JONAS MAX FERRIS: First of all, this is the government that's preventing them from doing this because they may have violated a law. But first of all, Boeing's jobs aren't all going abroad because their competitor, Airbus, has their own labor cost issues, being in Europe or wherever. It's not a Chinese company to compete against, so I don't think we have to worry about the jobs vanishing so soon. So as far as do they want to go to a lower-cost area in the south like some other manufacturers have? Sure. But ultimately, they're going to need people to build these planes. You're not going to hurt jobs. What you are going to hurt is the price of aircraft, which means the cost of flying is going to go up. So the consumer will get hurt, as they often do when unions raid wages, but I won't say the jobs are going to get destroyed.

    PRESIDENT OBAMA'S TAX TALK SPARKING MIDDLE CLASS TAX HIKE CONCERNS

    TOBIN SMITH: That little adjustment says, all of a sudden, forget about those millionaires and billionaires - let's take the average middle class household income and not only let's expand their Social Security costs, but we're going to...actually, if you take the amount of taxes people would be withheld for, that would be one of the largest tax increases you'd ever see because that's a dollar-for-dollar thing. It comes right off the top.

    JONAS MAX FERRIS: Okay, it's class warfare, sure, but he's actually playing a populist game because the majority of people would rather see taxes go up particularly for the wealthy or the people at the higher end than to see cuts to Social Security. I mean, it's also class warfare to say, if you want to cut Social Security so you don't have to raise taxes...people get more in Social Security than they put in, so one solution, if you're not going to cut it [interrupted] We're going to get more out of it if they don't cut it. So you have to cut it or you have to raise taxes. It's one or the other.

    JEHMU GREENE: First of all, the definition of "class warfare" is what has been happening to the gap between the haves and the have-nots over the past several decades and the explosion that happened in the last decade; that's true class warfare. I think we have to commend and applaud President Obama for finally saying enough is enough. Wasn't it just a few days ago that Alan Greenspan himself said, Look, the tax cuts for the wealthiest Americans - for the millionaires and billionaires - that is destroying the economy? That's a clear sign.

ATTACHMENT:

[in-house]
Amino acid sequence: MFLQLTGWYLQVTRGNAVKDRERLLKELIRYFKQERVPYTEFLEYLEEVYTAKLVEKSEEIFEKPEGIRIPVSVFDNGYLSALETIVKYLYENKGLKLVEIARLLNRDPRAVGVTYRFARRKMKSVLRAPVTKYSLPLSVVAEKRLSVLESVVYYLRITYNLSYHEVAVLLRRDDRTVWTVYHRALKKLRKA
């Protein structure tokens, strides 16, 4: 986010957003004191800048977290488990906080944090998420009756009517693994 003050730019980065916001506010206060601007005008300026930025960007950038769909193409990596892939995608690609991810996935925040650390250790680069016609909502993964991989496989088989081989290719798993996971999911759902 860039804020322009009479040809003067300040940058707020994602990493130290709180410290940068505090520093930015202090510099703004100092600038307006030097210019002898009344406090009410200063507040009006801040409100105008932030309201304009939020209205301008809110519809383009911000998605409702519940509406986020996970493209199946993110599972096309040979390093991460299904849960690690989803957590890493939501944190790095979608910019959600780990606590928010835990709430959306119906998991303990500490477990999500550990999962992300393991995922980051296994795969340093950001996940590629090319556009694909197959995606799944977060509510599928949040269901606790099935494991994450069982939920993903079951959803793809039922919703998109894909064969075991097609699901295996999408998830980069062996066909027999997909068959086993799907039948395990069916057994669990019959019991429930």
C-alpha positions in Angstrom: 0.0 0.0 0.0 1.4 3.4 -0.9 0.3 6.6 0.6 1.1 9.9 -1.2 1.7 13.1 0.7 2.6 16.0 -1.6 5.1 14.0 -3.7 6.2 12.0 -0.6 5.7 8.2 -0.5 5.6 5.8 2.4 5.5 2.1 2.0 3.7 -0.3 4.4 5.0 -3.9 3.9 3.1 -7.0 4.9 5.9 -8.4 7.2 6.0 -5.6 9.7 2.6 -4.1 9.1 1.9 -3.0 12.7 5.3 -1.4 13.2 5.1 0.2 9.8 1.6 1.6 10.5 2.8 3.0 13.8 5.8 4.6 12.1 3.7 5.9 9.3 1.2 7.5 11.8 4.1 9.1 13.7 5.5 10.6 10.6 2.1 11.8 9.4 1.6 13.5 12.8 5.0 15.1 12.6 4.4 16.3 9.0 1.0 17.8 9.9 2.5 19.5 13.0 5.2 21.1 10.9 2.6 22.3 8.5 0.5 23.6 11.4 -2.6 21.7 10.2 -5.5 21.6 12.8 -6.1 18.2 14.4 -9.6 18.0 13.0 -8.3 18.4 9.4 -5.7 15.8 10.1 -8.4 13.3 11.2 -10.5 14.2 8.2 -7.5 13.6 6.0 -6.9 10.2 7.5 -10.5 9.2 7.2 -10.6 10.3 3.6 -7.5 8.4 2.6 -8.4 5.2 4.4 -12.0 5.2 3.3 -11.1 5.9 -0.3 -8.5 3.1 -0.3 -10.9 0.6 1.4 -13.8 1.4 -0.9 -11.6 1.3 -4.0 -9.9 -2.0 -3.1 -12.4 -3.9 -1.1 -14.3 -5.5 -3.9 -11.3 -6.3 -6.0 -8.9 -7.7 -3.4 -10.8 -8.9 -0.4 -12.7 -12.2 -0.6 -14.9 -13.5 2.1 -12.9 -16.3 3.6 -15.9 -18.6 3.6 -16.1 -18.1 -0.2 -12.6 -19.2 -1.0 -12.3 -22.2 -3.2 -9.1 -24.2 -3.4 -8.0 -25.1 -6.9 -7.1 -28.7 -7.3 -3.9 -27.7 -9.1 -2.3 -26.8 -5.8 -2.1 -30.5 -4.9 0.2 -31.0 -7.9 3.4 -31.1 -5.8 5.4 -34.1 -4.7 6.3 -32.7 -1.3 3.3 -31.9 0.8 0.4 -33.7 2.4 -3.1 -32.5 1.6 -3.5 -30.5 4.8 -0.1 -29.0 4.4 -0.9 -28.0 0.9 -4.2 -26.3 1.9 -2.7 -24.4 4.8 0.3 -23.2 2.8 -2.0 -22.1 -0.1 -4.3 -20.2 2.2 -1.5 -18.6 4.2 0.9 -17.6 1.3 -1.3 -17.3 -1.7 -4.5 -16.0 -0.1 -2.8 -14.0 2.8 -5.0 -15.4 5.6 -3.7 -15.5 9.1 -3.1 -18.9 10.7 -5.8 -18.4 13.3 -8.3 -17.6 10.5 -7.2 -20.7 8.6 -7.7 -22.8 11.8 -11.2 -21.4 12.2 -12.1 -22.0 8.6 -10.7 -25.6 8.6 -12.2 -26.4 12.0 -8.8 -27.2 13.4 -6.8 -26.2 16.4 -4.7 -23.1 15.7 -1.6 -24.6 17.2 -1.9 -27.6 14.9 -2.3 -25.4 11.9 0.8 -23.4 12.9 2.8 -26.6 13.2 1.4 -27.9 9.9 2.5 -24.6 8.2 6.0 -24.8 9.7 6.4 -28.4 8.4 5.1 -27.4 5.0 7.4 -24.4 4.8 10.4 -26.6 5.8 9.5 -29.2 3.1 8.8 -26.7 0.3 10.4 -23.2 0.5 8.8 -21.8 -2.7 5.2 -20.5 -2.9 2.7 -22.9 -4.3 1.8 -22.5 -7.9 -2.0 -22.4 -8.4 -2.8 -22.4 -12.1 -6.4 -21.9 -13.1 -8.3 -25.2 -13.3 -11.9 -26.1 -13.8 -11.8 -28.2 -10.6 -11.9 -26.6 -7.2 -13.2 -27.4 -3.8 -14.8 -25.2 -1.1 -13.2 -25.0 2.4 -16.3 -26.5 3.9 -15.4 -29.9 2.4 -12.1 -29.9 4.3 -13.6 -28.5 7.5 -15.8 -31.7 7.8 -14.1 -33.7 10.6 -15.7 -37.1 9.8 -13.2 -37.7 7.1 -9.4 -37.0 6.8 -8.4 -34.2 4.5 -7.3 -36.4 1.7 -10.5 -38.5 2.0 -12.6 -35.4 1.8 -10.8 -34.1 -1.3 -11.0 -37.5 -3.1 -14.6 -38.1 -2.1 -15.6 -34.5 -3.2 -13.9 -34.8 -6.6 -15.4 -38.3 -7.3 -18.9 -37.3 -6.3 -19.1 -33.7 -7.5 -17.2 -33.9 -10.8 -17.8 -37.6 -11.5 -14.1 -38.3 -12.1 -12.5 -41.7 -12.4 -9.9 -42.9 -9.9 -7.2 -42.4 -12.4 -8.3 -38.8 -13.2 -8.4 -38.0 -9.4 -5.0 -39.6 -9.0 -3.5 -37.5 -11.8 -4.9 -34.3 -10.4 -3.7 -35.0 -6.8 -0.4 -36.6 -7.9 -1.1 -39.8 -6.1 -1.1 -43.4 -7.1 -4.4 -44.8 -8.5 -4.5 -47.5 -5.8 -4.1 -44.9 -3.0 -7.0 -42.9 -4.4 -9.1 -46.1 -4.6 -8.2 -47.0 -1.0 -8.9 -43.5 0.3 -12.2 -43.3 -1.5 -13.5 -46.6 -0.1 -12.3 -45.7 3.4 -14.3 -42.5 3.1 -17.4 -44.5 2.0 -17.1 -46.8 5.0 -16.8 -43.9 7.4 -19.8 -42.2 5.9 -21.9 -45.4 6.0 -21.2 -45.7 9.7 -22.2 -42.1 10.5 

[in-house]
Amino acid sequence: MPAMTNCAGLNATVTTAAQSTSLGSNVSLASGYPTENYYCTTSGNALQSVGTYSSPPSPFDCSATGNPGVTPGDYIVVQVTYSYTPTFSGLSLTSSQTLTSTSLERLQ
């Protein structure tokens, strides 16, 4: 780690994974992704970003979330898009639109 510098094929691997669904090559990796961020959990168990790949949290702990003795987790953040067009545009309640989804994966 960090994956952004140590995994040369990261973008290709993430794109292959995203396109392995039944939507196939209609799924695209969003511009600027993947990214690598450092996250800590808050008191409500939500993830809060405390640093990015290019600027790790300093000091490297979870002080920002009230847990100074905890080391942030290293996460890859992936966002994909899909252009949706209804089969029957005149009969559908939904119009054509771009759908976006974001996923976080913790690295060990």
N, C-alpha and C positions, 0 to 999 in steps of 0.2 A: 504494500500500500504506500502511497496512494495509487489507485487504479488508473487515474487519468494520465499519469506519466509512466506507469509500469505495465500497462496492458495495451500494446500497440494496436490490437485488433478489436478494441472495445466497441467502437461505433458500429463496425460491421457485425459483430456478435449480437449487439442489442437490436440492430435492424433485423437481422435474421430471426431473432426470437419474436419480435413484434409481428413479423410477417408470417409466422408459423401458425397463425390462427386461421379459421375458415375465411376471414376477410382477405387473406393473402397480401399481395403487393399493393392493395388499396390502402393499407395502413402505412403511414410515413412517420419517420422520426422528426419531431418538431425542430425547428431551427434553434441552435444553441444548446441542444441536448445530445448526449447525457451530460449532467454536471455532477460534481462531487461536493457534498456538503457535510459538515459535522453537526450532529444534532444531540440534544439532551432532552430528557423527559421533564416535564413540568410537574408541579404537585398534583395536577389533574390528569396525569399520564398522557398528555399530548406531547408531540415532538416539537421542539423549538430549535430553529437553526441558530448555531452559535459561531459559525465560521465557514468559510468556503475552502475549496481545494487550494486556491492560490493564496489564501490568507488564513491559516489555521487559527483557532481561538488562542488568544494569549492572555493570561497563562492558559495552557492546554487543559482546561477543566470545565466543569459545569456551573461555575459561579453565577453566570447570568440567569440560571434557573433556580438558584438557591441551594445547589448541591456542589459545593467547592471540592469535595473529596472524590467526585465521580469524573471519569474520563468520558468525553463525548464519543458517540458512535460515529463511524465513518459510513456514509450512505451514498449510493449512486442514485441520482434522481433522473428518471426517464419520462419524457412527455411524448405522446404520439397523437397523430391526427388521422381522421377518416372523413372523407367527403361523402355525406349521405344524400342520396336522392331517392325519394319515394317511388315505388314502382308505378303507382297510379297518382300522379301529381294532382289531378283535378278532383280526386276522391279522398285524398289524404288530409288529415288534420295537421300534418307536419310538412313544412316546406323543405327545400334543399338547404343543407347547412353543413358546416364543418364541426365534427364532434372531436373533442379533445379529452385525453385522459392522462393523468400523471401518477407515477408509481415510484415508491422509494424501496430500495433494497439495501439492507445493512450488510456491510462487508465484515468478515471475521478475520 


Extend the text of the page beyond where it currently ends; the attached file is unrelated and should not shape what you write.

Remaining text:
GARY B. SMITH: Exactly, Brenda. You know, you talk about playing the class warfare game. Really, there's going to be just two classes when it's all said and done: the people that are paying the taxes and then the other greater-than-50 percent of the people that are paying no taxes. This little adjustment that Obama's talking about effectively would raise the tax rates - the top marginal tax rates - from 57 to almost 65 percent, Jehmu. You know when we last had those rates? During the glorious '70s. I don't know if you remember back to the glorious '70s, when basically the economy and the stock market... [interrupted] We last had economy-killing tax rates back then in the '70s and the economy was dead for nearly 20 years. If Jehmu wants that kind of society, great. Then no one will be around to pay taxes.

    MATT MCCALL: Well just going on Gary B.'s point very quickly, you talk about hitting the 68 percent - is what it will actually go up to, the marginal tax rate - they're the same people that are hiring the middle class. So if they have less money, that's less jobs out there. And from what I remember from Obama's campaign, we're not going to raise taxes on the middle class? This is directly raising taxes on the middle class.